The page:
Plastic Revolution

Theater, Musicals
Recommended
  • 4 out of 5 stars
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 (Photograph: Ryan Bourque)
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Photograph: Ryan Bourque
Plastic Revolution at the New Colony
 (Photograph: Ryan Bourque)
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Photograph: Ryan Bourque
Plastic Revolution at the New Colony
 (Photograph: Ryan Bourque)
3/5
Photograph: Ryan Bourque
Plastic Revolution at the New Colony
 (Photograph: Ryan Bourque)
4/5
Photograph: Ryan Bourque
Plastic Revolution at the New Colony
 (Photograph: Ryan Bourque)
5/5
Photograph: Ryan Bourque
Plastic Revolution at the New Colony

A high-energy, entertaining musical is an auspicious start to the New Colony's residency at the Den.

I’ve never seen a theater crowd so amped up before a show. The Den Theatre is the favorite venue of anyone who’s been there, and the New Colony produces such consistently creative and entertaining work that “up-and-coming” feels like an insult at this point. The Den has given them a permanent home for their seventh season, and Plastic Revolution is our first chance to see what our new favorite couple is capable of.

The production is a reworking of TNC's 2009 show Tupperware: An American Musical Fable. In 1950s Florida, recently widowed Delores is adrift until the rather eccentric Brownie Wise recruits her to sell the ladies of the neighborhood on a miraculous new convenience: Tupperware. But even as they seduce the garden club, queen bee and homemaker supreme Lilah organizes against this distraction from womanly duties.

The musical's songs are simple, funny affairs that flash rockabilly style and belt passion. They don’t have to be memorable, just colorful. “Two Hours”, the sweetly staged plea of the housewives for just a little personal time in their days, is the hummable exception that grabs our sympathies and keeps them for the night. But Julie Nichols’s score continues when the singing stops to provide a Looney Toons-like comedic beat that plays up the action. It’s a testament to the music that it becomes a vital part of the fun. There are a few growing pains in the new space though—the volume on the instruments and mics isn’t balanced very well, and can be too soft or loud at odd moments.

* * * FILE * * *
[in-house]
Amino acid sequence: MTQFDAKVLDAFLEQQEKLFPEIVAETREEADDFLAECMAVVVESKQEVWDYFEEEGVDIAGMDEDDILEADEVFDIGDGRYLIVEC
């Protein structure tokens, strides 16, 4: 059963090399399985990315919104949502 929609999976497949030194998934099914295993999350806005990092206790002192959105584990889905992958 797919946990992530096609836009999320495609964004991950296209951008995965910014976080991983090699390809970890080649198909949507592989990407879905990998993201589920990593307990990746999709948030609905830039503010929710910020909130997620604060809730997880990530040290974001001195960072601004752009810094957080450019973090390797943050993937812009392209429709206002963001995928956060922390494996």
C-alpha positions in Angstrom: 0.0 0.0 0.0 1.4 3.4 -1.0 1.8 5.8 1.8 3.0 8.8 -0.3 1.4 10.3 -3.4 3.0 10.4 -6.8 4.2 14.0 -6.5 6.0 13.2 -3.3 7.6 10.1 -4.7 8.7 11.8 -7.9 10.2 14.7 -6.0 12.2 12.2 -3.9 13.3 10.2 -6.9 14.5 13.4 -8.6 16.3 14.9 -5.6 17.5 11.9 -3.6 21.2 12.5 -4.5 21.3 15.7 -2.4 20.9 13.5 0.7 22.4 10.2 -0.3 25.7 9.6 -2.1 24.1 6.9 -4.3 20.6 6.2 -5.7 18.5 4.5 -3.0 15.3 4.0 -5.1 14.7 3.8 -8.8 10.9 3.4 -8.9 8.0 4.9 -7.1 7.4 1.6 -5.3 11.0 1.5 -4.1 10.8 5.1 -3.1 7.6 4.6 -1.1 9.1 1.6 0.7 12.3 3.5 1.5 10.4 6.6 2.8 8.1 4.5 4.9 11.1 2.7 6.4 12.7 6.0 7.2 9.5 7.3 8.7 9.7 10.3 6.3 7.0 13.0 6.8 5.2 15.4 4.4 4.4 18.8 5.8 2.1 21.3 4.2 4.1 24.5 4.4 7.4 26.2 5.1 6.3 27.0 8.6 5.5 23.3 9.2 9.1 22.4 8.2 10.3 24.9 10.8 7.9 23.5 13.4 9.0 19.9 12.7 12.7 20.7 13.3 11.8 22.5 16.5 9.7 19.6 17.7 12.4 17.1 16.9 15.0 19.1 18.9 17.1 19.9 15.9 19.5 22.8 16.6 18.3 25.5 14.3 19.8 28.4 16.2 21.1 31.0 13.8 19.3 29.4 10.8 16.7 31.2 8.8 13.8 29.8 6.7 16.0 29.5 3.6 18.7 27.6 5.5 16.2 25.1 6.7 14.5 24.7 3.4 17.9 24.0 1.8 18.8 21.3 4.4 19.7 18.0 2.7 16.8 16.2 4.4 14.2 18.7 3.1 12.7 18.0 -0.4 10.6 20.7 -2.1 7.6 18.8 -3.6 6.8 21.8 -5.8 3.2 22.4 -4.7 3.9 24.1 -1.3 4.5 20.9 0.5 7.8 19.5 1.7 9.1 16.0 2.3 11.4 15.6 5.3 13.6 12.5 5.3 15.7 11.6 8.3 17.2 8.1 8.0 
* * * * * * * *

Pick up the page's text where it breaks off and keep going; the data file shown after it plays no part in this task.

This show has an animated quality to it, a Disneyesque melding of distinctive shapes and colors with lovingly rendered characters. Pure white gloves, an abnormally long scarf, and blonde hair so platinum you could mine it are vital symbols of these women. Each actress is physically different from the others, and each marries her performance to her body—to hilarious effect. Husky Gertie (Elise Mayfield) exudes a manic, snarky Southern energy, while the slender, floaty Gladys (Lizzie Schwarzrock) is just doing her best to keep up with a pageant girl’s brain, and Kitty (Daeshawna Cook) is just barely containing the rage from her sordid past under her lovely flowered blouse.

And then there's Danny Taylor’s Lilah. Writing Lilah as a drag role in the first place was a stroke of genius. It’s not played for laughs: It draws positive attention to the flawless femininity and politeness of which she is so proud, and turns the queen-bee cliche into a sympathetic character. Taylor outshines the others in womanhood; he knows the flattering angles at which to hold his head, the best way to fold his hands, and moves with a confidence only the perfect dress can grant.

The New Colony shows up to deliver entertainment.  Its productions run on their excitement for their ideas, and Plastic Revolution has an undeniable energy that guarantees its success. And the Den is only going to give the company bigger places to go. We should all be as excited as they are.

The New Colony at the Den Theatre. Book by Will Cavedo and Andrew Hobgood. Lyrics by Hobgood. Music by Julie Nichols. Directed by Evan Linder. With Joshua R. Bartlett, Daeshawna Cook, Elise Mayfield, Lizzie Schwarzrock, Sasha Smith, Danny Taylor and Cassie Thompson. Running time: 1hr 40mins; one intermission.

By: Kevin Thomas

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Event website: http://thenewcolony.org
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